Beautifully written by one of the most admired garden writers of her generation. Beautifully illustrated, too, with eight chapter openers and more than twenty incidental drawings throughout.
Katherine Swift lives at The Dower House, Morville Hall in Shropshire. She worked as a rare book librarian in Oxford and Dublin before becoming a full-time gardener and writer in 1988. She was for four years gardening columnist of The Times, and has written widely in the gardening press, including an acclaimed series on the gardens and landscapes of Orkney for Hortus. She is the author of Preserving Our Printed Heritage: Long Room Project at Trinity College Dublin with Anthony Cains and Pergolas, Arbours and Arches: Their History and How to Make Them with Paul Edwards and Jessica Smith. The Morville Hours is her third book.
In 1988, the author and her husband obtained a 20-year lease at Dower House, Morville, Shropshire, England, from the National Trust and with their permission set about creating a garden. Despite the subtitle, her book is about neither the garden nor the task of gardening; it is a collection of thoughts and passages on various subjects, from hay making and sheep shearing to church history and astronomy. The chapters are titled by the hours of the Divine Office, the daily routine of worship practiced by the monks. Like the medieval Book of Hours, Swift takes her readers through the seasons of her garden year, exploring the histories of the families who once lived there as well as occasional muses of her own personal autobiography. Eloquently written but hard to categorize, the book may appeal more to history enthusiasts rather than gardeners. Recommended for public libraries.-Phillip Oliver, Univ. of North Alabama Lib., Florence Copyright 2009 Reed Business Information.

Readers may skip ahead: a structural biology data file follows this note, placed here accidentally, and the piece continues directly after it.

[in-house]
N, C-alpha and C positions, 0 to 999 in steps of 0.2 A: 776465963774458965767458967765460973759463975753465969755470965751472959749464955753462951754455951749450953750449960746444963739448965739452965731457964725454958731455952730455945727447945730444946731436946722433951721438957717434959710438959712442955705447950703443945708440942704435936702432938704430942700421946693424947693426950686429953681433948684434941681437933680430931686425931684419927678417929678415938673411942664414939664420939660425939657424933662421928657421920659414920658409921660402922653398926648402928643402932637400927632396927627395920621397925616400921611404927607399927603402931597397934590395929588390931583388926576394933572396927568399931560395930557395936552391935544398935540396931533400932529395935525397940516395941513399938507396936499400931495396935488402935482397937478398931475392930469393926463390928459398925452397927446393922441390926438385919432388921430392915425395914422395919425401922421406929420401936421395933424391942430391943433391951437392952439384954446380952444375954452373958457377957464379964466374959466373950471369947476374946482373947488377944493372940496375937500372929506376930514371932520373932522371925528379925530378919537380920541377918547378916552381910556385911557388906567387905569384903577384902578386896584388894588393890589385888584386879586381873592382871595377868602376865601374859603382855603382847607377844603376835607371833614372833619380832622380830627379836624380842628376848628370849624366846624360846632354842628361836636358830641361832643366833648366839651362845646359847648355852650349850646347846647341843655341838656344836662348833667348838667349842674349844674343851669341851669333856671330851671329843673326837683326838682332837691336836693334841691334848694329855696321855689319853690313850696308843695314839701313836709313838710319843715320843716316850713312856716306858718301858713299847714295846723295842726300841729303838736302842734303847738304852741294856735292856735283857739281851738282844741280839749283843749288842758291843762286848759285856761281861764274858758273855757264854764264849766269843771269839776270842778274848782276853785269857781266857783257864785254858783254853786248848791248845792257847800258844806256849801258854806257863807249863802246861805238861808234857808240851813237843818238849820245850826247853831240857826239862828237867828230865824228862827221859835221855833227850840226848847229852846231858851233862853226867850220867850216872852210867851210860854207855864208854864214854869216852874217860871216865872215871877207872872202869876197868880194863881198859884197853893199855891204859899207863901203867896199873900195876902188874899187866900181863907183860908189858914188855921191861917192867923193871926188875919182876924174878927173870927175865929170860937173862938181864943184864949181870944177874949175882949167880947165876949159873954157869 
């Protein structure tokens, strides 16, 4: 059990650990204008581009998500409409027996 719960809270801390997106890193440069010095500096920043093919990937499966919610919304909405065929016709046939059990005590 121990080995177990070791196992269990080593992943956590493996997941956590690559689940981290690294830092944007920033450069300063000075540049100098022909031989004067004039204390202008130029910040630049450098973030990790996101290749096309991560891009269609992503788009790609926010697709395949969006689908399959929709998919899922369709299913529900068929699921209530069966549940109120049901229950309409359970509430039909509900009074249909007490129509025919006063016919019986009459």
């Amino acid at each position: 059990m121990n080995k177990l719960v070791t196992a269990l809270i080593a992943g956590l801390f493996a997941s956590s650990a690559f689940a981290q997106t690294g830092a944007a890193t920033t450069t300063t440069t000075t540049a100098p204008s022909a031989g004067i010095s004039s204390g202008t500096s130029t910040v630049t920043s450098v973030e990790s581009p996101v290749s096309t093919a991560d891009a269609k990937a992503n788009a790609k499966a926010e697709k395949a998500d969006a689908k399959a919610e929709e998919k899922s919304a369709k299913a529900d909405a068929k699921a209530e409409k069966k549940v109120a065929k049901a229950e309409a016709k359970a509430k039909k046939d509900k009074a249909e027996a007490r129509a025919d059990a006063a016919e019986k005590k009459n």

Swift, a former London Times gardening columnist, invites readers to slow down, taste the fresh fruit and sniff the blooming flowers. Entwining gardening with natural and local history, family memories, garden visitors like insects, animals and people, and religious traditions, Swift explores the cycles of the seasons and life while providing a fresh breath of country air. Was quince responsible for the Trojan War as well as Adam and Eve's fall from Paradise? Garden tidbits, such as pear trees living for 250 years and damson plums having provided the dye for British military uniforms, are abundant. But more so, Swift offers an exploration of the world as seen through the eyes of a longtime gardener. The months in the garden are explored alongside the medieval Catholic book of hours; days and seasons cycle with Swift's narratives of garden design, Roman history, astronomy and brain chemistry. Swift's meditative prose should appeal to gardeners (armchair or soil-based) and nature lovers alike with its invitation to pause for reflection. (May) Copyright 2009 Reed Business Information.